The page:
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January 14, 2008
Injury to Specific Brain Regions May Reduce PTSD Risk
Military veterans wounded in certain brain regions during combat were less likely to later develop post-traumatic stress disorder (PTSD) than those injured in other areas of the brain, according to a new study. The findings suggest new strategies for potential PTSD therapies that use drugs or other interventions to dampen activity in these brain regions.
PTSD is a chronic anxiety disorder that affects millions of Americans. People with PTSD persistently relive a traumatic experience through nightmares and flashbacks that may seem real. They may become emotionally numb, or they may startle easily and be constantly on guard. About 20-30% of Vietnam War veterans have been diagnosed with PTSD, and a similar rate has been reported among survivors of Hurricane Katrina in New Orleans. Other traumatic events—including assault, rape, child abuse or traffic accidents—can also trigger PTSD.
Previous studies have shown that PTSD is associated with changes in brain activity. However, those earlier investigations could not determine whether the brain changes were contributing to or arising from the disorder. In the new study, a research team including scientists from NIH's National Institute of Neurological Disorders and Stroke (NINDS) and the National Naval Medical Center set out to make that distinction. Their results were published December 23, 2007, in the online edition of Nature Neuroscience.
The scientists analyzed brain scans from 193 Vietnam War veterans who had sustained penetrating head injuries during combat. For comparison, they looked at another 52 veterans who been in combat but had no head injuries. Psychological tests conducted from 2003-2006 showed that about one-third of the 245 participants had developed PTSD at some point in their lives. The scientists then compared the distribution of injuries in various brain regions between those who had developed PTSD and those who had not.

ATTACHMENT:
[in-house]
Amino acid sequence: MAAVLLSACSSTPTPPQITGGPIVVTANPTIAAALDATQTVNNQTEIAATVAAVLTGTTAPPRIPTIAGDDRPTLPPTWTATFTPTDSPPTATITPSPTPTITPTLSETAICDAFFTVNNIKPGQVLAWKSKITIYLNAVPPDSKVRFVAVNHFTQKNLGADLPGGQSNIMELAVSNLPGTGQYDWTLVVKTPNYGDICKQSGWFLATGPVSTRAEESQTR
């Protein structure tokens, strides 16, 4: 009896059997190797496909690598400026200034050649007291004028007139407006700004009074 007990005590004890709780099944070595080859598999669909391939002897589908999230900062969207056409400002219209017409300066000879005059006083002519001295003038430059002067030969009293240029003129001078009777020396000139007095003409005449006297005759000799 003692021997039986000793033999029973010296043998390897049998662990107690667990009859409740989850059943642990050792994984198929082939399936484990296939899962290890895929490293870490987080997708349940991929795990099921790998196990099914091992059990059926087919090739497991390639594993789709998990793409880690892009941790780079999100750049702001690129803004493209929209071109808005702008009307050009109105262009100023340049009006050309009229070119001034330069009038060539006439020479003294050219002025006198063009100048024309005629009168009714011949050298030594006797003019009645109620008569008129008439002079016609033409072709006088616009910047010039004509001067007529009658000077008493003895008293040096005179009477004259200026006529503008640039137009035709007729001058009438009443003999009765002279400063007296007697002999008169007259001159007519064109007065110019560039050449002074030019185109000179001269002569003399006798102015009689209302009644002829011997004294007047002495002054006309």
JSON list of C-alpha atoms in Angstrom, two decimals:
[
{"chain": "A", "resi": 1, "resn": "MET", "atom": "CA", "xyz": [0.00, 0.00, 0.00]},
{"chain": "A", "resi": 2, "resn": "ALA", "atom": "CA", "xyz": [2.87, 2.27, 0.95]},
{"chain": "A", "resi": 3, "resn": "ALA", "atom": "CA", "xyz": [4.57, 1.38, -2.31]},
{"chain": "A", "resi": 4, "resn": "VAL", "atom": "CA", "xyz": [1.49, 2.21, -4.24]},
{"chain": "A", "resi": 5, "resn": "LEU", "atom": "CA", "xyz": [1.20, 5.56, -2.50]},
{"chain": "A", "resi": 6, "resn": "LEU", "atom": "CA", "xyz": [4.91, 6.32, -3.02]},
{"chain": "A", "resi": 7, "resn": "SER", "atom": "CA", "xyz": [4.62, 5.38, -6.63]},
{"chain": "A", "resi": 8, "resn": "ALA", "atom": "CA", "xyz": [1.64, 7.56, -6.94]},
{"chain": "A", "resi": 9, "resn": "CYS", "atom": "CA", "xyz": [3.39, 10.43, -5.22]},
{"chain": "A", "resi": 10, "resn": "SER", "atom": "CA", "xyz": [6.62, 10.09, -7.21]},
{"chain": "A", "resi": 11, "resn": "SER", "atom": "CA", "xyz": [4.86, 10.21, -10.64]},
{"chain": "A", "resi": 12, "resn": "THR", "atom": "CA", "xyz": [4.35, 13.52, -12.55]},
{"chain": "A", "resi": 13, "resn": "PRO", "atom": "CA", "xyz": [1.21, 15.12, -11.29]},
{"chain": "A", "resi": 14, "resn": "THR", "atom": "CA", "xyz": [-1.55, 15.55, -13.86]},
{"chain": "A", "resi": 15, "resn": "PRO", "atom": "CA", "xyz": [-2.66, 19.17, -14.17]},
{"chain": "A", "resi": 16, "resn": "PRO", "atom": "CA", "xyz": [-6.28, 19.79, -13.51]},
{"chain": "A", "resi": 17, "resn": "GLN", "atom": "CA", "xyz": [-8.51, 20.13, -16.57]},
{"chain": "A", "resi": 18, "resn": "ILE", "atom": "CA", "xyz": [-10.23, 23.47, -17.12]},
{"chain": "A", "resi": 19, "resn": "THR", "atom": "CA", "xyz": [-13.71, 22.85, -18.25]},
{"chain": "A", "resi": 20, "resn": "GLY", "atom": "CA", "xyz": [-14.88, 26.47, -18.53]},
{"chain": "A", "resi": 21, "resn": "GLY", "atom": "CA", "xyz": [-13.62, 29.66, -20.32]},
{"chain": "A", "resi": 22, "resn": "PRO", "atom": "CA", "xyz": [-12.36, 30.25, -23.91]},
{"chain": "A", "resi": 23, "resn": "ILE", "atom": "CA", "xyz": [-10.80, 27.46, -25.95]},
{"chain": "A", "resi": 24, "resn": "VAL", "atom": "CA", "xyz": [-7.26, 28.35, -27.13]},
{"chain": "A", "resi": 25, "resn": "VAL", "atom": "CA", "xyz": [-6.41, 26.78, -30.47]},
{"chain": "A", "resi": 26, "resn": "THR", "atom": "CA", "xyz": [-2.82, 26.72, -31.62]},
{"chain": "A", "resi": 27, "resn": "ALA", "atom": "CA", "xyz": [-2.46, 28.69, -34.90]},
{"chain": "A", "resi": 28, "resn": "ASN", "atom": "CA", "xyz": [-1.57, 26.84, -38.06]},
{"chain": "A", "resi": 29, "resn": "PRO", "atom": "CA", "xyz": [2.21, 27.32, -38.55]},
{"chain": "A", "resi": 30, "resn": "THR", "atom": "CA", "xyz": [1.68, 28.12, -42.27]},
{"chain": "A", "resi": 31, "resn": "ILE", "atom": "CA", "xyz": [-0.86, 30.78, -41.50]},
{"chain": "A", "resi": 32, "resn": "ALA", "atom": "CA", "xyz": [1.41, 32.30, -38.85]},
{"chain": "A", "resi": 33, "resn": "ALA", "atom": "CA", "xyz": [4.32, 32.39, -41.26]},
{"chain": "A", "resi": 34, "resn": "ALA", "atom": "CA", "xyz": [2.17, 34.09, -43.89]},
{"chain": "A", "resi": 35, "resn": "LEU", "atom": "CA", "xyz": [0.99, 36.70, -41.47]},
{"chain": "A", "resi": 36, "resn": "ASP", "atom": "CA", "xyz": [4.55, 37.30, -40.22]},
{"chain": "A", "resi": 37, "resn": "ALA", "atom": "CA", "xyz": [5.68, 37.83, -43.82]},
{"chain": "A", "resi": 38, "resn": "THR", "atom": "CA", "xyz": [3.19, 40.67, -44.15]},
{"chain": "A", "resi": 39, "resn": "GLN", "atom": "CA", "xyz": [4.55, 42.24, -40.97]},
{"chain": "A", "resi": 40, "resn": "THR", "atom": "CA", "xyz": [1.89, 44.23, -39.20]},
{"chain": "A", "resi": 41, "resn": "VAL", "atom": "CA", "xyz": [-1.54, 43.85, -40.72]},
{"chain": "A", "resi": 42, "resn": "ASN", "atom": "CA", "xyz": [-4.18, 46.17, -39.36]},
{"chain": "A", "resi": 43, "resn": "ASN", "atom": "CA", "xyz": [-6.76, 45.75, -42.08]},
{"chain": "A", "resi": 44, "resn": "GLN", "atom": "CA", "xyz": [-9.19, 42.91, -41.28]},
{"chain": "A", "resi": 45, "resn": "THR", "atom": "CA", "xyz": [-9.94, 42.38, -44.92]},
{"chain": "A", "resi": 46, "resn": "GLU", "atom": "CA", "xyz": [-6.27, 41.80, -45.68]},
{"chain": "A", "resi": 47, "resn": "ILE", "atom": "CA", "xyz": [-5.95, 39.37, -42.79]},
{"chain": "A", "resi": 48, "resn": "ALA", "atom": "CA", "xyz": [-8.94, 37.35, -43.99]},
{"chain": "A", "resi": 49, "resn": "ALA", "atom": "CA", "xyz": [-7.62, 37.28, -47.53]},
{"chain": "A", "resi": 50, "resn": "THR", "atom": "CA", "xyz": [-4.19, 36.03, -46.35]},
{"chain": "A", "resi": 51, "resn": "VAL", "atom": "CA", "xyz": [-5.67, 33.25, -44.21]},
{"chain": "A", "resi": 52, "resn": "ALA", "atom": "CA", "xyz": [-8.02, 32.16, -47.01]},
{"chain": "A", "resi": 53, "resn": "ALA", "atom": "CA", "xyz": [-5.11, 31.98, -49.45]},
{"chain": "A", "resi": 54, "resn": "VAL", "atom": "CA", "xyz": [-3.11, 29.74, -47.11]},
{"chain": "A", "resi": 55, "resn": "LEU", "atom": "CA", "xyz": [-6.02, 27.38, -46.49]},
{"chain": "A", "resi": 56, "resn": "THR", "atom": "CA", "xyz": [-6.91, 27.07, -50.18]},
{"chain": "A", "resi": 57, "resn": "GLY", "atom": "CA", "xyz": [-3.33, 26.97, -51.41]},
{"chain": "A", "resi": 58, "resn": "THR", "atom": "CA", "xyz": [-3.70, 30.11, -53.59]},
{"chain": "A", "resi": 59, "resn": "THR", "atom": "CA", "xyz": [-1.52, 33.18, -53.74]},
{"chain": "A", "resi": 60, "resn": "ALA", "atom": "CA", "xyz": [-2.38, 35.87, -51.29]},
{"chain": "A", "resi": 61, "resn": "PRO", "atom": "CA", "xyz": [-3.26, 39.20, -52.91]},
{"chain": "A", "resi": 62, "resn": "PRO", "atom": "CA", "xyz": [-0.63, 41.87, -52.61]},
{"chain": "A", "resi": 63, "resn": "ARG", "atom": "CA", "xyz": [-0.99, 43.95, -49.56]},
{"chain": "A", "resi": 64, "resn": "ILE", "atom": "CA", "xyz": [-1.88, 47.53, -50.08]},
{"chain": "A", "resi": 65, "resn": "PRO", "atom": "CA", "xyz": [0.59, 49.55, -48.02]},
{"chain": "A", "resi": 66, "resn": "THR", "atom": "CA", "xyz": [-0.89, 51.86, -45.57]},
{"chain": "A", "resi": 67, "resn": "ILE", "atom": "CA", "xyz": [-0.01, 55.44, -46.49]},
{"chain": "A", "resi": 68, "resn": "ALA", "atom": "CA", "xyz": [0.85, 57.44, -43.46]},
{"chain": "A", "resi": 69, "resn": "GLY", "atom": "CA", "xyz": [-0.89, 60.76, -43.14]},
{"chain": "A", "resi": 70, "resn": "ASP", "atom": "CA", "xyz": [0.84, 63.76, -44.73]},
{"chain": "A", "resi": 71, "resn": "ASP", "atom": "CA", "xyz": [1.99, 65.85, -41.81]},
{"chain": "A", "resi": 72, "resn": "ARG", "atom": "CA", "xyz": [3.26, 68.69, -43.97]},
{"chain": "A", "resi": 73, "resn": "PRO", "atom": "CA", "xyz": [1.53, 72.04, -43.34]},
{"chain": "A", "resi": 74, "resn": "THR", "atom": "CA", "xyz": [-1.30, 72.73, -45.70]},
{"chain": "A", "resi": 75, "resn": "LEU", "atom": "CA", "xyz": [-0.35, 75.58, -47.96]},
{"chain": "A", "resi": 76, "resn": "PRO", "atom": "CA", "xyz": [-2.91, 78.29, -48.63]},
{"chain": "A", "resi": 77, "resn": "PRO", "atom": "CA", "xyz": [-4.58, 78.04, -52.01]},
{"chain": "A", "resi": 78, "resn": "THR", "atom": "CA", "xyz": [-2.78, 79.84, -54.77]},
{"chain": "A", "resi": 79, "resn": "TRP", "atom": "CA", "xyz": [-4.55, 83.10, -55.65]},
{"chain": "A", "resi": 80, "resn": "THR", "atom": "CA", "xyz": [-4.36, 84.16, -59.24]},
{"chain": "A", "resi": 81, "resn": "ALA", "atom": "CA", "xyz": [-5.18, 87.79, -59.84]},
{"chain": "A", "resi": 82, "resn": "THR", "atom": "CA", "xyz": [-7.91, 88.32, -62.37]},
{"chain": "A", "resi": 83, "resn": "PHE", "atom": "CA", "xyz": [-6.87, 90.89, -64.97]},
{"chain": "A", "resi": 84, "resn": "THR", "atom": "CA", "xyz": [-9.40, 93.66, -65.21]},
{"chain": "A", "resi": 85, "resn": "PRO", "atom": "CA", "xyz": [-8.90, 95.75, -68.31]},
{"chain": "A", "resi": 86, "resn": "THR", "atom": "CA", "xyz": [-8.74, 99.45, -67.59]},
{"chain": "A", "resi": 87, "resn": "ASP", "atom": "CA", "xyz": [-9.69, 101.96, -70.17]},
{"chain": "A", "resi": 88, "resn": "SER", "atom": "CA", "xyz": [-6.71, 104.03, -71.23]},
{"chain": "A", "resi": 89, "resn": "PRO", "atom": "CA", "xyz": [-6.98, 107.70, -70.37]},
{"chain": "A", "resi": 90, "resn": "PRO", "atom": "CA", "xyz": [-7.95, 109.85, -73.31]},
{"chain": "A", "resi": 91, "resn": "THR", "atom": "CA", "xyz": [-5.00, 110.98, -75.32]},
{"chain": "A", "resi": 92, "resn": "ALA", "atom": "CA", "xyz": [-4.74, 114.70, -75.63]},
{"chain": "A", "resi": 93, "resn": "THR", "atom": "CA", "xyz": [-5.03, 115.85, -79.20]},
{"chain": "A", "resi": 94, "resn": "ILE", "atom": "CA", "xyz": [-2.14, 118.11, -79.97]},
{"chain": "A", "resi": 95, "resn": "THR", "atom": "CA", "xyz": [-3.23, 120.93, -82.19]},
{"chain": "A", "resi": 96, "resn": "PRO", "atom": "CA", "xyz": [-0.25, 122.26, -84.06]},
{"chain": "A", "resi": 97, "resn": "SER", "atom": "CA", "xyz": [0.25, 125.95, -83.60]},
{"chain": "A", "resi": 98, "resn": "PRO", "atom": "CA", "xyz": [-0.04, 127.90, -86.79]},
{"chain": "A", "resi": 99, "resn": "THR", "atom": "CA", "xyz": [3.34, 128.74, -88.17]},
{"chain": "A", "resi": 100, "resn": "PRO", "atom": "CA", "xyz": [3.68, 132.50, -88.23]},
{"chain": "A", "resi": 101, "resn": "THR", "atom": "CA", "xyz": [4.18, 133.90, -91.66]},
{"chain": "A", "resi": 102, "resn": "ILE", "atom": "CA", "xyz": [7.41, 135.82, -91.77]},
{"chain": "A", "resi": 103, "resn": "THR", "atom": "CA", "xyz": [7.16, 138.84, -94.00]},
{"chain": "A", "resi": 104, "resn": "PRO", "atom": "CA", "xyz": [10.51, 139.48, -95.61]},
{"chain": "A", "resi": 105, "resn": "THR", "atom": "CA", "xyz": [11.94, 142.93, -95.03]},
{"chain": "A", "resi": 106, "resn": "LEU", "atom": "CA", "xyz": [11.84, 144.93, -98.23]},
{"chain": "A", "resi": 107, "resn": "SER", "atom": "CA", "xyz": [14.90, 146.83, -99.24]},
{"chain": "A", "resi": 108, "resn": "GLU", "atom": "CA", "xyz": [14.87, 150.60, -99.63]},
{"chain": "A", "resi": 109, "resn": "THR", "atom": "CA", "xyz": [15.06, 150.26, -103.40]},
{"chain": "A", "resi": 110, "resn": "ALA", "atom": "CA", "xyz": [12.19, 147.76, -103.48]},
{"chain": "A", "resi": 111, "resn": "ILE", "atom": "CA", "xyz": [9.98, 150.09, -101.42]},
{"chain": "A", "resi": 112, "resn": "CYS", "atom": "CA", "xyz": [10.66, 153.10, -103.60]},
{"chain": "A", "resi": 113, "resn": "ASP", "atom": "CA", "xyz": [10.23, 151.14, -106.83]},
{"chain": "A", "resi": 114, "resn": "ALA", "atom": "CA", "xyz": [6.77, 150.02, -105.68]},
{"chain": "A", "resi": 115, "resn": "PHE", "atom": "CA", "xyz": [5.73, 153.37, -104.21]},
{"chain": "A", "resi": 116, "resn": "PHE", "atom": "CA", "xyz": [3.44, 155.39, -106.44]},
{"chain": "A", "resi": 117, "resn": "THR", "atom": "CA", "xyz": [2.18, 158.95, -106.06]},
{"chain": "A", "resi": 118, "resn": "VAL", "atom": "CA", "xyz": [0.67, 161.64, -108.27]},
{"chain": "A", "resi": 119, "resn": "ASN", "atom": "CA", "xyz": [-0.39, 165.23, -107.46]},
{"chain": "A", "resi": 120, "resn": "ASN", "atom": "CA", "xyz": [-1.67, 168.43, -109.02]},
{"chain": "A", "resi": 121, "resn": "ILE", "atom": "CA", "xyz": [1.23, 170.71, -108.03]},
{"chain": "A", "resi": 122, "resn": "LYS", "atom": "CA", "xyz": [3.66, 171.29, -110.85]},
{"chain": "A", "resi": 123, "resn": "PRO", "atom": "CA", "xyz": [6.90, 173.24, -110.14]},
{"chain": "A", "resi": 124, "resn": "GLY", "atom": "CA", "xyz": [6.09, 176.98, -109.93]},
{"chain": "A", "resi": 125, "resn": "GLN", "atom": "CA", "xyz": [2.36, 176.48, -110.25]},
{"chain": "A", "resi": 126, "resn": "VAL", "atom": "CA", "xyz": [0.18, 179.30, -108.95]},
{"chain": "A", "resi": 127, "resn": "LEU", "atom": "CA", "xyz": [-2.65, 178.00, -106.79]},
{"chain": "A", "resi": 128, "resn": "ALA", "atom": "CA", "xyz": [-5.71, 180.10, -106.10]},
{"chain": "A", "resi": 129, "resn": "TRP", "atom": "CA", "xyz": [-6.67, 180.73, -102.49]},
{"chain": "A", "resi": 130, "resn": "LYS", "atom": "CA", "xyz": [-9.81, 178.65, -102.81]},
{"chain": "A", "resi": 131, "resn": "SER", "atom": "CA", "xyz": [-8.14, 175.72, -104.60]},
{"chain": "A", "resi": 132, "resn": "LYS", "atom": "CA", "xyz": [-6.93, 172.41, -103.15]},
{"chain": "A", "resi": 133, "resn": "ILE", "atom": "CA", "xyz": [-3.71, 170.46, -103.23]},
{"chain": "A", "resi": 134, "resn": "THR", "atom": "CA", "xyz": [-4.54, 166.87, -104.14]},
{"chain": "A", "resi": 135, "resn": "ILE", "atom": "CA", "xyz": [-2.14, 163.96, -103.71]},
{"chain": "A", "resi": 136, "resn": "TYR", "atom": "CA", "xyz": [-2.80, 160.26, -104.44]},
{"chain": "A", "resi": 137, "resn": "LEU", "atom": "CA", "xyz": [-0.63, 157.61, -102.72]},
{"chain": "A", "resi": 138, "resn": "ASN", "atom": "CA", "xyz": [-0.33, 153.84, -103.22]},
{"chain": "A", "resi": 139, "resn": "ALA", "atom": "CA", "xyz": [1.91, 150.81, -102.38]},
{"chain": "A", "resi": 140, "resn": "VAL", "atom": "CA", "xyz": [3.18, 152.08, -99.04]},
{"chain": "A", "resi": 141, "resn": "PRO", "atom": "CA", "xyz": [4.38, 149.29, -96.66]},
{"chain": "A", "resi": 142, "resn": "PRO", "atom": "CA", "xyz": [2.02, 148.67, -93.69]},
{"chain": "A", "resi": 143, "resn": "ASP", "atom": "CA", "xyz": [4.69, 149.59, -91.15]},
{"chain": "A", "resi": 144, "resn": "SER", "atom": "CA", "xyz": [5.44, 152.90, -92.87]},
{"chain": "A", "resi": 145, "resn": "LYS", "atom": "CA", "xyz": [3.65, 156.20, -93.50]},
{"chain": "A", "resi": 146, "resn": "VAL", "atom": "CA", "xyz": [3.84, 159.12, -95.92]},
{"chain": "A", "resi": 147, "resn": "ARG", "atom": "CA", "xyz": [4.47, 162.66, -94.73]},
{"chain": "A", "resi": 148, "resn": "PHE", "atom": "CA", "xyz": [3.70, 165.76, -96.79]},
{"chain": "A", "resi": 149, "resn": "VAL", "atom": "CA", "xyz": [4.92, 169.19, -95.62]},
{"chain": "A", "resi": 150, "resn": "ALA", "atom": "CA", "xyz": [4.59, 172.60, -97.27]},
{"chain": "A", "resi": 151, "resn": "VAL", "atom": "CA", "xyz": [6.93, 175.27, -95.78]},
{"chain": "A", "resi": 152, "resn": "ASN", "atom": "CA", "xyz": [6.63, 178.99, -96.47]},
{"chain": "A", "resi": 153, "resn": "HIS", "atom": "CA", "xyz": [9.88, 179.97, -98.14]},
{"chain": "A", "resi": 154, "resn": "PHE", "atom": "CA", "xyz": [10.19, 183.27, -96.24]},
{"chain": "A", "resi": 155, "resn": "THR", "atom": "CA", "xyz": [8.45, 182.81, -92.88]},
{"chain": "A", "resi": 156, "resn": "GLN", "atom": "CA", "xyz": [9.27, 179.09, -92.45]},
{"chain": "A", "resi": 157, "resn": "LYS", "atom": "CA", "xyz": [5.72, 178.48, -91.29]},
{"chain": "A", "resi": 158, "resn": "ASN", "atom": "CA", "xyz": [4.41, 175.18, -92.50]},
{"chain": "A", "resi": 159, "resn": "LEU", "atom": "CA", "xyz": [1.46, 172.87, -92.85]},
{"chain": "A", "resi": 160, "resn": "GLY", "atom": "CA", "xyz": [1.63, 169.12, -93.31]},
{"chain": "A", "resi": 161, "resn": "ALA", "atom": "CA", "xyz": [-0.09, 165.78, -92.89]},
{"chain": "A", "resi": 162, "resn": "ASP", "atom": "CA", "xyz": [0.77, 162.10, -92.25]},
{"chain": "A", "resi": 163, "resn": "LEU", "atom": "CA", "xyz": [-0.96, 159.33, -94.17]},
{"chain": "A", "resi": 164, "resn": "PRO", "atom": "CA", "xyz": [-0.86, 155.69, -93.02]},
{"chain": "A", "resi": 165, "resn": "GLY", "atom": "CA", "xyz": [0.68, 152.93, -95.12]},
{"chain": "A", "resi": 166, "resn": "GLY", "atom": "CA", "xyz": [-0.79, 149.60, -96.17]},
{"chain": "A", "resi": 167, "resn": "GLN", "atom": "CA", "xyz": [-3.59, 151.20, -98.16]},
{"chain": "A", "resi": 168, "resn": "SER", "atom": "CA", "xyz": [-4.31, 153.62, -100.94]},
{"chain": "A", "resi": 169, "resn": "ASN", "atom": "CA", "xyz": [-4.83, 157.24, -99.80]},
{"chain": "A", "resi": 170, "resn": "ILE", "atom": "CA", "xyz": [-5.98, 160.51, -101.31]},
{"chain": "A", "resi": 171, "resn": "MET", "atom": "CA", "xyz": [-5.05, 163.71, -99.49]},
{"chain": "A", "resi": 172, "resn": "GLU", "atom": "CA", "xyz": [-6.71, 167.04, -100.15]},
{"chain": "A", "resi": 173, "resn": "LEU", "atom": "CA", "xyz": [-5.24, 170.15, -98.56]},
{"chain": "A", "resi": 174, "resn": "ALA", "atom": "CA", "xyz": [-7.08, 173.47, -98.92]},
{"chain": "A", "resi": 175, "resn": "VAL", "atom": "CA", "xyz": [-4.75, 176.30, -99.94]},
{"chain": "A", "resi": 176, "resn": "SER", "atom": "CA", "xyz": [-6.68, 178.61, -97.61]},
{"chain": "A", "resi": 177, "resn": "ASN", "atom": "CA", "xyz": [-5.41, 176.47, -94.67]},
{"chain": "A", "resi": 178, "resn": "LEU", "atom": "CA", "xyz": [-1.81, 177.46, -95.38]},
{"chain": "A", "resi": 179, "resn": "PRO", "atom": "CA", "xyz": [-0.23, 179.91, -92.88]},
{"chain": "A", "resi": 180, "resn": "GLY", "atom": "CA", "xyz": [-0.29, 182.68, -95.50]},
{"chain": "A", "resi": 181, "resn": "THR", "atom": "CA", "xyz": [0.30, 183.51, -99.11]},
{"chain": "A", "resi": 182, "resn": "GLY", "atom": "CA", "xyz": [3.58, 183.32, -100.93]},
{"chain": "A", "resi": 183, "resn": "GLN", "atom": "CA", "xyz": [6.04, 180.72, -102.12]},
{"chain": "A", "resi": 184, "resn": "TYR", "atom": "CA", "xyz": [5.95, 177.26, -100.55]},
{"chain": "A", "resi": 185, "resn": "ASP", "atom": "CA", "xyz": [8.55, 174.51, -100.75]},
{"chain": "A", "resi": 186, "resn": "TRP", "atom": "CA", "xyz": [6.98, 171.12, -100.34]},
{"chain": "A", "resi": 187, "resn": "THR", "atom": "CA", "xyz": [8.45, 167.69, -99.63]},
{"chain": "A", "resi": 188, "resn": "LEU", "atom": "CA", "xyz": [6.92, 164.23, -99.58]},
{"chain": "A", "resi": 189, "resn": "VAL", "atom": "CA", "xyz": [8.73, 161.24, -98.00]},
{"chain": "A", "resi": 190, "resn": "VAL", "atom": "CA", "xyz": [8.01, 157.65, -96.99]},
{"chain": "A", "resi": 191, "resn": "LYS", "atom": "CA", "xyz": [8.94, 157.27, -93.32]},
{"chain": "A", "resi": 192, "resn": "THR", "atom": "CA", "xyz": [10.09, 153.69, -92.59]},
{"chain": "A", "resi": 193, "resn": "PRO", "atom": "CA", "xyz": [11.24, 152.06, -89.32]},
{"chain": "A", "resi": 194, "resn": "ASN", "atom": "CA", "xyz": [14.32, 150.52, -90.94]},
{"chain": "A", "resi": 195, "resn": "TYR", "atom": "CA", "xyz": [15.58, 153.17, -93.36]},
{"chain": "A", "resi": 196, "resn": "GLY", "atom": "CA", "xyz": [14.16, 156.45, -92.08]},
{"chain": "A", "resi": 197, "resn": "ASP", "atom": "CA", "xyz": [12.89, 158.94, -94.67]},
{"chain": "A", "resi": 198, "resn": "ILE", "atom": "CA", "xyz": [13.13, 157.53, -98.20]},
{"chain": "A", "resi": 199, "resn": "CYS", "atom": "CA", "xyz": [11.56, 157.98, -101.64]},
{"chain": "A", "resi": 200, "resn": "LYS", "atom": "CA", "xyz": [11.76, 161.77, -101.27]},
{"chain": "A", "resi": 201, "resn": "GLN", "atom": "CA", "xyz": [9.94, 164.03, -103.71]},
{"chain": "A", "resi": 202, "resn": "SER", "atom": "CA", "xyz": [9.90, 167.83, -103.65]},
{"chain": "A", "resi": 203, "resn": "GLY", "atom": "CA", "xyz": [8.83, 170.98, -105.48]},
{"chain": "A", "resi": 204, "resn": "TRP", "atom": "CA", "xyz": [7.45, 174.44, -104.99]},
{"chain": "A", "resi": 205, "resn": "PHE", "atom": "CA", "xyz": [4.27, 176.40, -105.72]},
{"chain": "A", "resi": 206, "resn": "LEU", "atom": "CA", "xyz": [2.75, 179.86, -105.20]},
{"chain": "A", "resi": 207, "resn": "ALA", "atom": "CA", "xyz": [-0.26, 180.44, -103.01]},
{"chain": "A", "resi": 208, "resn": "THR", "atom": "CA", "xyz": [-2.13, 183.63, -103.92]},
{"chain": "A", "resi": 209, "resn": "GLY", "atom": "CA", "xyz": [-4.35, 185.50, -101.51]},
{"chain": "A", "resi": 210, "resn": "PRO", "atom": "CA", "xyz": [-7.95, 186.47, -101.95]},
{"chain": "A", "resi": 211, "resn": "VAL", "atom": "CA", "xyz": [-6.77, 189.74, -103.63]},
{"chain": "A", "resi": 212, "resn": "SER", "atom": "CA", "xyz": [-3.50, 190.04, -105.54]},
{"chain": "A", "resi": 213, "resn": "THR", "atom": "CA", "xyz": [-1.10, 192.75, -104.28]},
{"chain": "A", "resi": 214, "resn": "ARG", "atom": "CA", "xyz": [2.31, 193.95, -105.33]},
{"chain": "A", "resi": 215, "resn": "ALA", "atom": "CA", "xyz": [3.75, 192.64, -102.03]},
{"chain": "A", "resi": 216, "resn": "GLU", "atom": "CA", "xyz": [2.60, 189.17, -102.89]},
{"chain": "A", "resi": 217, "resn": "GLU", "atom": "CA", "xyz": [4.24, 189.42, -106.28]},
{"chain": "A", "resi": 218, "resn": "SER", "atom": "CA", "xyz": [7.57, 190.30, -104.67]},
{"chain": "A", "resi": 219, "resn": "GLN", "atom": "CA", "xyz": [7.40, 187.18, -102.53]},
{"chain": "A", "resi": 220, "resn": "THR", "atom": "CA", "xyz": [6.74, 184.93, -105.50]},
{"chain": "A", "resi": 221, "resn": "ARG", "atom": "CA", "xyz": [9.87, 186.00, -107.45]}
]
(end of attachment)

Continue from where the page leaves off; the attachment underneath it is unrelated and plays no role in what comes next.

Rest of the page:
The researchers found that PTSD rarely occurred in veterans who had damage to either of 2 brain regions—the amygdala or the ventromedial prefrontal cortex (vmPFC). The amygdala plays a role in fear and anxiety, and the vmPFC is involved in higher mental functions and planning. Among veterans with injury to other brain regions or no brain injury at all, at least 40% had developed PTSD. In contrast, only 18% of those with damage to vmPFC and none of the 15 veterans with damage to the amygdala developed PTSD.
Although the study was limited to male veterans, the scientists believe that their findings may be broadly applicable to other populations and other types of trauma. Previous studies in other populations have linked PTSD to alterations in the amygdala and the vmPFC. The researchers suggest that future treatments for PTSD might seek to reduce brain activity in these 2 brain regions, perhaps through drugs or pacemaker-like devices.